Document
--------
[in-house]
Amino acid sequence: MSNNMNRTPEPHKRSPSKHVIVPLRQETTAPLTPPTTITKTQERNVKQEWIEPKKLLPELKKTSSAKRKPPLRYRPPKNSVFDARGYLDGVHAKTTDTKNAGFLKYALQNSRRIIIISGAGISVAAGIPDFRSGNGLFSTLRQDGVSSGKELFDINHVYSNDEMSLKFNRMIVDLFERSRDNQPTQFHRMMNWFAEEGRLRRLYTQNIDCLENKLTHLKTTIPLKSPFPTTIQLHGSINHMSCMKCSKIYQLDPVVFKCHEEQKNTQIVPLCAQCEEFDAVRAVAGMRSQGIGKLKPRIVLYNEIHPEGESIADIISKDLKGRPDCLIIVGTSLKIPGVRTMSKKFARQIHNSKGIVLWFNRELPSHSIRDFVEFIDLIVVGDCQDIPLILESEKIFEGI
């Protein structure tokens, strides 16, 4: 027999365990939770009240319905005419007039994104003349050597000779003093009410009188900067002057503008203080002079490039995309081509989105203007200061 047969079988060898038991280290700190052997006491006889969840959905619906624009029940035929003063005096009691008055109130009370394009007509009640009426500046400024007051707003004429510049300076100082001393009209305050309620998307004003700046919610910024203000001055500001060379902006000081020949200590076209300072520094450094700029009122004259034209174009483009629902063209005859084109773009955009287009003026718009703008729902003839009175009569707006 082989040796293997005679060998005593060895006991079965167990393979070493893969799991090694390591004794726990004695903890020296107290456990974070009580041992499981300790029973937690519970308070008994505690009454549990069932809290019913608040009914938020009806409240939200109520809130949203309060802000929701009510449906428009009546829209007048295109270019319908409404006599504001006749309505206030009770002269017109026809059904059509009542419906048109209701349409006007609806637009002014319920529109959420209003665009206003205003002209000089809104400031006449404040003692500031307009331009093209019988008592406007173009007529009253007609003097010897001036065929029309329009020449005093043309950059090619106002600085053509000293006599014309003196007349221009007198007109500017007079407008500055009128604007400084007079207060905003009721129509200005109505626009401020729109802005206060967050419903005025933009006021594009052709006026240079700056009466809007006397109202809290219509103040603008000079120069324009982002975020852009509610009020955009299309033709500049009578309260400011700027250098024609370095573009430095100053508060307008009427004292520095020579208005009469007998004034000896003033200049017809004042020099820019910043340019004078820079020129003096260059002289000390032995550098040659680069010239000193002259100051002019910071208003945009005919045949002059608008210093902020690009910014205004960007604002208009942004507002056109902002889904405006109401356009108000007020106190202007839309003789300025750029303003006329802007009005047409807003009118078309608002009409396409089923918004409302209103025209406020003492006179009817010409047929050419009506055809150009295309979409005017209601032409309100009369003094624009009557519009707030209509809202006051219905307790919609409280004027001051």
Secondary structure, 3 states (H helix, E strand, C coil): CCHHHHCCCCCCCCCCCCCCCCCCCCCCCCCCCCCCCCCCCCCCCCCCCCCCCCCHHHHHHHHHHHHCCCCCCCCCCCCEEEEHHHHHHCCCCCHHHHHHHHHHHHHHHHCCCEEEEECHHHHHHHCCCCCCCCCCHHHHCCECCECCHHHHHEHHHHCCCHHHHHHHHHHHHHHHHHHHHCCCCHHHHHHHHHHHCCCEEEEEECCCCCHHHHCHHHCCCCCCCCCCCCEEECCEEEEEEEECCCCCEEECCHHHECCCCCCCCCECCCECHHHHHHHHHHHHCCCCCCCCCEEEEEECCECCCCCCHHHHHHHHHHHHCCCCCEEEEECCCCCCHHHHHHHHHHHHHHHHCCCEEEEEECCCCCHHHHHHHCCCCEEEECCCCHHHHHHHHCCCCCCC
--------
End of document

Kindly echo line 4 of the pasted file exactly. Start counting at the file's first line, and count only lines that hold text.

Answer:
Secondary structure, 3 states (H helix, E strand, C coil): CCHHHHCCCCCCCCCCCCCCCCCCCCCCCCCCCCCCCCCCCCCCCCCCCCCCCCCHHHHHHHHHHHHCCCCCCCCCCCCEEEEHHHHHHCCCCCHHHHHHHHHHHHHHHHCCCEEEEECHHHHHHHCCCCCCCCCCHHHHCCECCECCHHHHHEHHHHCCCHHHHHHHHHHHHHHHHHHHHCCCCHHHHHHHHHHHCCCEEEEEECCCCCHHHHCHHHCCCCCCCCCCCCEEECCEEEEEEEECCCCCEEECCHHHECCCCCCCCCECCCECHHHHHHHHHHHHCCCCCCCCCEEEEEECCECCCCCCHHHHHHHHHHHHCCCCCEEEEECCCCCCHHHHHHHHHHHHHHHHCCCEEEEEECCCCCHHHHHHHCCCCEEEECCCCHHHHHHHHCCCCCCC